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Thursday, Jun 20, 2024

Blind War Will Not Fulfill Vision of Peace

Author: Ben Spitz

In his Oct. 10 opinions article, "Striking Back Against Soldiers of Terror Preserves Our Way of Life," Drew Pugsley '04 makes a less-than-persuasive argument in support of the United States-led attacks on Afghanistan. Without libeling Mr. Pugsley, I hope to comment on the naïveté and dangers in some of his broad and somewhat ill informed statements.

"The citizens of Afghanistan are convinced that western civilization and the United States in particular is truly responsible for their reprehensible living conditions." I would be curious to see the basis for this claim. Or is it merely a rationalization, a means to distance our human connection to a people whose suffering can only be amplified by our bombings? True, Mr. Pugsley expresses sympathy for the suffering and the incidental deaths of innocent Afghans. Yet he also manages to demonize these blameless people by presenting the issue of conflict — that they believe the United States is responsible for their misery. This view inherently creates a distinction between our two societies, that we are antagonists of one another. Regardless of the actual truths involved in such statements, an antagonistic distinction as such can reinforce the underlying sentiment of distrust between our cultures. Through this mindset, it is all the easier for us to dismiss the loss of human life as mere "collateral damage." However, it is hard for me to believe that the Taliban is overly concerned about the lives of the Afghan people, especially amidst accusations that they are intentionally placing military equipment in civilian areas. (On a side note, an interesting compilation, "Understanding Afghanistan," can be found at

"It seems to me that we don't want to wait until the next disaster before we go in and destroy this network. NATO, the United Nations, George Bush and his team all understand what we are dealing with. They get it. It's time everyone else does too." Well, well. Can anyone tell us what precisely it is that "they get," how we can be certain that they do in fact "get it" and how exactly we are supposed to "go in?" There was an interesting article in the July/August 2001 Atlantic Monthly, entitled "The Counterterrorist Myth," by Reuel Marc Gerecht, a former CIA operative. Gerecht essentially illustrates the near-impossibility of penetrating the al Queda network. It is virtually impossible for the CIA to place or recruit agents in such a network, due to their extreme ideology and difficult way of life. A case officer is quoted in the article as saying, "The CIA probably doesn't have a single truly qualified Arabic-speaking officer of Middle Eastern background who can play a believable Muslim fundamentalist who would volunteer to spend years of his life with shitty food and no women in the mountains of Afghanistan." Another added, "Operations that include diarrhea as a way of life don't happen." I would also like to quote a personal e-mail conversation of mine with Alexis Debat, a former United States intelligence specialist from the French Ministry of Defense:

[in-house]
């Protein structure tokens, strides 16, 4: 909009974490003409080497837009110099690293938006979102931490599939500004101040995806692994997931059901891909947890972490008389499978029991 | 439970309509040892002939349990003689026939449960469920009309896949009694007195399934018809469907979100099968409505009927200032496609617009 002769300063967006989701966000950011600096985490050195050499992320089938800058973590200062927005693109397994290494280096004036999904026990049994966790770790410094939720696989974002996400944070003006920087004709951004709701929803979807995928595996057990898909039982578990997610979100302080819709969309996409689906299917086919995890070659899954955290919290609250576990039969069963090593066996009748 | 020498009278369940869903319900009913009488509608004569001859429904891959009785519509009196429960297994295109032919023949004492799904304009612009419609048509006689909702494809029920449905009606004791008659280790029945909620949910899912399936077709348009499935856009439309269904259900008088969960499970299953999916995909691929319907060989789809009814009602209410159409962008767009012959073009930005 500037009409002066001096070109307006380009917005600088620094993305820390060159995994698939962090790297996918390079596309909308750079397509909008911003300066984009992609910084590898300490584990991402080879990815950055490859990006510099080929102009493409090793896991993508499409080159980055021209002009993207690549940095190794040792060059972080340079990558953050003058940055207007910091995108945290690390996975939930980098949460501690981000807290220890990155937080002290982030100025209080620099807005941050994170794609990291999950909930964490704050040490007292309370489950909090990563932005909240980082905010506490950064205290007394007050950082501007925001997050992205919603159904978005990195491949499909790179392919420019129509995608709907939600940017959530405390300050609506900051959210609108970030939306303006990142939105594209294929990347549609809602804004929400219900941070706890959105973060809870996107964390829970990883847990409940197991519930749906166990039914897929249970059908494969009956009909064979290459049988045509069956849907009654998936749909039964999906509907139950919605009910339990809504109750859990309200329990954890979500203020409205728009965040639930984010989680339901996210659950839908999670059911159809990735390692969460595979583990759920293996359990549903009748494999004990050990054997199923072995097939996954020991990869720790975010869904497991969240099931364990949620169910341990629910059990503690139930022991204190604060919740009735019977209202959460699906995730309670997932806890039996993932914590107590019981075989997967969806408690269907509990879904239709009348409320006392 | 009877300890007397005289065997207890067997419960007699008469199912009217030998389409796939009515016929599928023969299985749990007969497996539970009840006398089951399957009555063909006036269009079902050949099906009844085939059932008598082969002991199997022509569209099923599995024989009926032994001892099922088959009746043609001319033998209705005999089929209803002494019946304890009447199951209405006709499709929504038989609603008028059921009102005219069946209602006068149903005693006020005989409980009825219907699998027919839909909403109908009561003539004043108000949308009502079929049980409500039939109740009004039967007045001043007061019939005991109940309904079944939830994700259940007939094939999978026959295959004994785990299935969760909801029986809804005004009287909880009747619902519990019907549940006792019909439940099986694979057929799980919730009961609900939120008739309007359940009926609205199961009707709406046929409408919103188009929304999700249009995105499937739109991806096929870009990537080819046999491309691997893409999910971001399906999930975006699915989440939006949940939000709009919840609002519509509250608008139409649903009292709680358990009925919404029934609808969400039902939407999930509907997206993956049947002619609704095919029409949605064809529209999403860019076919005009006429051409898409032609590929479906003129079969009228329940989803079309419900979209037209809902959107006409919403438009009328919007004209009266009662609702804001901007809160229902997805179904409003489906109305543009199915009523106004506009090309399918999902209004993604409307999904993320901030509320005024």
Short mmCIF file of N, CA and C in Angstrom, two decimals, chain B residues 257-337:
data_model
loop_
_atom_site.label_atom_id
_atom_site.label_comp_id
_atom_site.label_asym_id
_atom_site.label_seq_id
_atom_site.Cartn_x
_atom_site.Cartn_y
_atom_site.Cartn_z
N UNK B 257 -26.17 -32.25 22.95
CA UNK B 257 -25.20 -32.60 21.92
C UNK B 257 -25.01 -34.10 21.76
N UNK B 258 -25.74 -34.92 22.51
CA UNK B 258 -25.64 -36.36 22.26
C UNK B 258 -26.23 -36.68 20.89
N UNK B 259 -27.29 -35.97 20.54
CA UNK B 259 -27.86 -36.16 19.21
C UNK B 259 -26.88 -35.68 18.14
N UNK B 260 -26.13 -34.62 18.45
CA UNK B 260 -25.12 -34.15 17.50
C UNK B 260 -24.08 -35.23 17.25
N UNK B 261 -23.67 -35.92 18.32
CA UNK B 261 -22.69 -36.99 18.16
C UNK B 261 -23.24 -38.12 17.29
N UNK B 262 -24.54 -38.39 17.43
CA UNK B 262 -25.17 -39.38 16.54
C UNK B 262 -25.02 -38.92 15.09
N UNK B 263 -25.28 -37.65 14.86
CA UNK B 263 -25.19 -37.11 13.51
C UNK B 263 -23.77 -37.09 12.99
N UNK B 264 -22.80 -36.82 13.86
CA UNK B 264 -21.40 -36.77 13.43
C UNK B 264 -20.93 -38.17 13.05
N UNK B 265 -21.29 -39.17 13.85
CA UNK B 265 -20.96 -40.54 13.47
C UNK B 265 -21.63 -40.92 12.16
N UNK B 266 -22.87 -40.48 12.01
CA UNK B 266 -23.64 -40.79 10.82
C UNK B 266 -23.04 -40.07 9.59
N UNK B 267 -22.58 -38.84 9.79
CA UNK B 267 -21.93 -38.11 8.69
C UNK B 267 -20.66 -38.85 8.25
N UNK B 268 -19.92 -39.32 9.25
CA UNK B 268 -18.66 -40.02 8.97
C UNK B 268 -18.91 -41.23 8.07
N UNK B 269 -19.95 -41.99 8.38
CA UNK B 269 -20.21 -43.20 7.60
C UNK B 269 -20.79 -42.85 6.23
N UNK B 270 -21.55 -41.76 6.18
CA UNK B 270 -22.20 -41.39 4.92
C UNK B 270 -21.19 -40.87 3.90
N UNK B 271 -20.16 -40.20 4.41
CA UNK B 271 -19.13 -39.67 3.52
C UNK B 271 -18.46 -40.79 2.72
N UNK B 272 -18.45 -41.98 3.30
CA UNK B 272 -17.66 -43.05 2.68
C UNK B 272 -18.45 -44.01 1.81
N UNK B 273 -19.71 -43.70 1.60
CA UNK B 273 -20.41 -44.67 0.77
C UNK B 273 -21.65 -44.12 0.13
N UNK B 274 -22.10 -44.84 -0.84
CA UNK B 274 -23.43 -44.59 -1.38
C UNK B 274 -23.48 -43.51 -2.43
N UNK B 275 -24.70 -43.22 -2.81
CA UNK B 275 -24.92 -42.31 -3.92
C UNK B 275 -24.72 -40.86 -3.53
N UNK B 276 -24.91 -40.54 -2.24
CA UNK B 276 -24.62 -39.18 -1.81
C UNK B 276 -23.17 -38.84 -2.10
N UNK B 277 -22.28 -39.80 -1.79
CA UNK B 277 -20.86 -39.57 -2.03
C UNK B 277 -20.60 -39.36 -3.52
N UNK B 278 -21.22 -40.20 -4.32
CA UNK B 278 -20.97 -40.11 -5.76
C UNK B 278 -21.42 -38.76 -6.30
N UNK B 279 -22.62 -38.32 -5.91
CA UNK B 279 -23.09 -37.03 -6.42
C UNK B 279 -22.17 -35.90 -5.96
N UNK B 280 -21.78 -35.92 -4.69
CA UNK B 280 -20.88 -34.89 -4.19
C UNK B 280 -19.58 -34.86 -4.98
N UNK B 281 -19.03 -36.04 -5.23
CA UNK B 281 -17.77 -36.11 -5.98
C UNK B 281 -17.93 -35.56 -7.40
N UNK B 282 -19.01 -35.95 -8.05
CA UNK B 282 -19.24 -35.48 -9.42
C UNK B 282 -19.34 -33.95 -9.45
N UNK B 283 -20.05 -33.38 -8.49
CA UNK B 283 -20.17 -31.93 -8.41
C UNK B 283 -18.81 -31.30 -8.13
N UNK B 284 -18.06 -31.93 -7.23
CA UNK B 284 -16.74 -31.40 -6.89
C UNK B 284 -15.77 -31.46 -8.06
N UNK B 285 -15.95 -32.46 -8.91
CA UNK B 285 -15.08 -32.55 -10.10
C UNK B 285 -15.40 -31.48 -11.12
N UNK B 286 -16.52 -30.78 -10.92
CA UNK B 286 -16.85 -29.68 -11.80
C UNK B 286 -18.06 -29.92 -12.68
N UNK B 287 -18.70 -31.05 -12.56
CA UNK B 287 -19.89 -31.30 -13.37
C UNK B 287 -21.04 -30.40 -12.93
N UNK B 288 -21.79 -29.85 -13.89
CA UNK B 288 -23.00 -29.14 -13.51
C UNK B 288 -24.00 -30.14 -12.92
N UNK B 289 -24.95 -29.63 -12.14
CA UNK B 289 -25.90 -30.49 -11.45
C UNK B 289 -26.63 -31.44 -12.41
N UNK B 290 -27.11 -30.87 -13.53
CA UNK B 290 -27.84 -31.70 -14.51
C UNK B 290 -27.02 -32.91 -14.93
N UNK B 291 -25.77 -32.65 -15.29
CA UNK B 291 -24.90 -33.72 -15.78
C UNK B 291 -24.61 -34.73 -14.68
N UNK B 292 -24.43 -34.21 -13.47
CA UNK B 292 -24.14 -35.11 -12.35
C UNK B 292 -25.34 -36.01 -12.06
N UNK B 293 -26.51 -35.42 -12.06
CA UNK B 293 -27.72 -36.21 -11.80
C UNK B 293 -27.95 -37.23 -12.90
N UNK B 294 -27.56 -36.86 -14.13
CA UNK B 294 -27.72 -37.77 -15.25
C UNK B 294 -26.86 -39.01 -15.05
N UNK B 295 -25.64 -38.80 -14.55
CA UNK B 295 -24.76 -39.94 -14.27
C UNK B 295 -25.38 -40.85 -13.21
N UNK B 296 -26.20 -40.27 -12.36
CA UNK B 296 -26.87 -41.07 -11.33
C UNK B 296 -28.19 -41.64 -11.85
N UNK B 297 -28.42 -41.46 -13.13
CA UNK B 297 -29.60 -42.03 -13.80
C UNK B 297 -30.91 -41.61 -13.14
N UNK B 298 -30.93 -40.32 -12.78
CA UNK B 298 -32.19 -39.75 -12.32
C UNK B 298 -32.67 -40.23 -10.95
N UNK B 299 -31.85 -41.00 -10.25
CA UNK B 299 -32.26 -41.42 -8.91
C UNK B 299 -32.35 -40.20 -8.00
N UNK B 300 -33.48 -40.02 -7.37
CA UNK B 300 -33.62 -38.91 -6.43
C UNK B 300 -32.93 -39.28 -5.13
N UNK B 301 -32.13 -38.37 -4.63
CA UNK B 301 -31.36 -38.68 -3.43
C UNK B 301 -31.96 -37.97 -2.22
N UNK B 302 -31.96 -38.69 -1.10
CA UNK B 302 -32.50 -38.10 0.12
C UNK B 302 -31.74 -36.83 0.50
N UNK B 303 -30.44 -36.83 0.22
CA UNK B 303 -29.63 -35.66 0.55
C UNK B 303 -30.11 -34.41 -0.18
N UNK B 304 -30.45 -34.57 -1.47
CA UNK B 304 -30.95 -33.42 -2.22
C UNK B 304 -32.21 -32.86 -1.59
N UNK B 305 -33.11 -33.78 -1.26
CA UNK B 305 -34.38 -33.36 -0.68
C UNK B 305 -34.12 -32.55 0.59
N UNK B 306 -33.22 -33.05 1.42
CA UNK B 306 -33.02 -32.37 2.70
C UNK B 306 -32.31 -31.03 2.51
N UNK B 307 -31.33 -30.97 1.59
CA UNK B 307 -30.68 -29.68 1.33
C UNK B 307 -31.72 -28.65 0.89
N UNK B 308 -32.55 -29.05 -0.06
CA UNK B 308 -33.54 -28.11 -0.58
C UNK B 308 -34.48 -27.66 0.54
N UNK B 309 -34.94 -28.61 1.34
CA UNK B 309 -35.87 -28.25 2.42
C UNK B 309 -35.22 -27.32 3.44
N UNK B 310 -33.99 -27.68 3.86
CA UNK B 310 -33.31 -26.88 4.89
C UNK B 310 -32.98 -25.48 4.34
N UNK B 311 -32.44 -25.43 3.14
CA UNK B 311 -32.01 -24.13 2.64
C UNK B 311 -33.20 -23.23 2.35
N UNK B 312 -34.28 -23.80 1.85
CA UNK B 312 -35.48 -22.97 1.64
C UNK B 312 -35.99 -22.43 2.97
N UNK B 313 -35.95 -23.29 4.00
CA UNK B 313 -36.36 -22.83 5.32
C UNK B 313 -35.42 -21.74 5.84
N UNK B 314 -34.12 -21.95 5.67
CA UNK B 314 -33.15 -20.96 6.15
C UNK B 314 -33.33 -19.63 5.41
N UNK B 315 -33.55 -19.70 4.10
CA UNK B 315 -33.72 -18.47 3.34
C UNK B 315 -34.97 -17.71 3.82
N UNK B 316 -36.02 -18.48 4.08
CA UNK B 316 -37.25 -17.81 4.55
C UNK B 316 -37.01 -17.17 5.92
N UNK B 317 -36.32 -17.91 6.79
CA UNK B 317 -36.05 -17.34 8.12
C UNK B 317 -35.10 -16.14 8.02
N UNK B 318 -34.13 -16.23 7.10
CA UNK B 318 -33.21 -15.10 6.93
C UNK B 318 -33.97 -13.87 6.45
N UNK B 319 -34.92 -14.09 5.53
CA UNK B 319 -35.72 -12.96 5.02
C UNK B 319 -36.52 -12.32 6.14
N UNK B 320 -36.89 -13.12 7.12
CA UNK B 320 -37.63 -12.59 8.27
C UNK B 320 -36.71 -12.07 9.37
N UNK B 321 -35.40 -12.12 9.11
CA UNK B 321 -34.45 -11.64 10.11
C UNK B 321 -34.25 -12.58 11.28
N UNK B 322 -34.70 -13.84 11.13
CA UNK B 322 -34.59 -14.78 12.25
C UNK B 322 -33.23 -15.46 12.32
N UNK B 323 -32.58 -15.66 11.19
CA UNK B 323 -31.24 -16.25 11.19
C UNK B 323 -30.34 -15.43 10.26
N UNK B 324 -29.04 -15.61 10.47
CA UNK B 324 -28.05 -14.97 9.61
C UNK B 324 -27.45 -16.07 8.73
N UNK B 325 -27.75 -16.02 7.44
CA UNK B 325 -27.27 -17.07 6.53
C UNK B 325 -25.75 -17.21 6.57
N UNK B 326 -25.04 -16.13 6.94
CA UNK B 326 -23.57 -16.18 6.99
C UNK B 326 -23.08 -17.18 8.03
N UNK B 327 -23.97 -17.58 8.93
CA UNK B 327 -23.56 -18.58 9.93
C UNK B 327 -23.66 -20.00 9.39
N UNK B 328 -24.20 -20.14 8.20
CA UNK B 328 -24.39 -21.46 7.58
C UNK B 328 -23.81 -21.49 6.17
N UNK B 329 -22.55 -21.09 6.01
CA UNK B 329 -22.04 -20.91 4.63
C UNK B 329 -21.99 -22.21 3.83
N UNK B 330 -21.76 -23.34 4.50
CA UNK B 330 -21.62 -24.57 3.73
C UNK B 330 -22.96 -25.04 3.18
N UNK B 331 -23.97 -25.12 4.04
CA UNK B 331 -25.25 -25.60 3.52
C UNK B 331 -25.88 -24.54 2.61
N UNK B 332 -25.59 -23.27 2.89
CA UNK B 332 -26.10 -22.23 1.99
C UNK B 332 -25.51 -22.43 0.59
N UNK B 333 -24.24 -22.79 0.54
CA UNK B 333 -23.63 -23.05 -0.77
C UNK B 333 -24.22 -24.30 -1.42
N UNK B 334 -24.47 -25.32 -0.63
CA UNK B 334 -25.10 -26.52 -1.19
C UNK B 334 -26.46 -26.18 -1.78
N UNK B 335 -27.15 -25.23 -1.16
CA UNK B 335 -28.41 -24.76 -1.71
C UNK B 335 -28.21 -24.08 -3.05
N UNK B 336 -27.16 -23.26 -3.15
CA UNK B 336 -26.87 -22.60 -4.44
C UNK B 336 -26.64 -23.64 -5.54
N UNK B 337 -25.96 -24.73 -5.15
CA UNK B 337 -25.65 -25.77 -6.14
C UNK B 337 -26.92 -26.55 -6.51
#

"…Bin Laden's organization has a very rigorous counter-intelligence capacity. For example, it voluntarily provokes 'leaks' on several of its networks to uncover eventual western intelligence's sources and methods. The CIA and Federal Bureau of Investigation always boast about uncovering such and such plots, but most of these are just counter-intelligence ploys."

So, what reliable intelligence do you suppose that our government has beyond what rudimentary reconnaissance it can manage? Furthermore, does anyone find it strange that our primary focus seems to be ousting the Taliban, when they are not even the perpetrators of the initial terrorist acts? Could it be because we don't have the proper intelligence to pursue other targets? I can only wonder where we will stand after we have finished bombing all of the Taliban's encampments and our country is still being infested with anthrax, to say the least.

I realize that I am not proposing any sort of alternative solutions. I personally cannot pretend to know what is the proper course of action. However, I am a proponent of prudence. I think we could all agree with Mr. Pugsley that the proverbial dye has been cast. Still, I will not so easily give our government and its actions the benefit of the doubt. What truly are our best interests, and how do they correspond with those of the international community as a whole? I sincerely doubt that such a seemingly blind war actually could eradicate the reality of terrorism in the world. For those who have not noticed, terrorism is by no means a new phenomenon, and it is rather ethnocentric to believe that America's struggle with it is unique. In recent history you need look only to Northern Ireland and the Basque Separatists of Spain for terrorism in Europe or else to Yugoslavia and Rwanda as examples of state-sponsored terrorism. It is rather naïve to believe that in our "New War" there is any hope of eliminating the roots of terrorism. Whenever and wherever there is something to disagree with, there will be a faction that disagrees.

I tend to wonder who are truly being the irrational idealists—those who seem to believe that misguided force will somehow change the dynamics of the world community or those who simply do not see this as a sensible solution?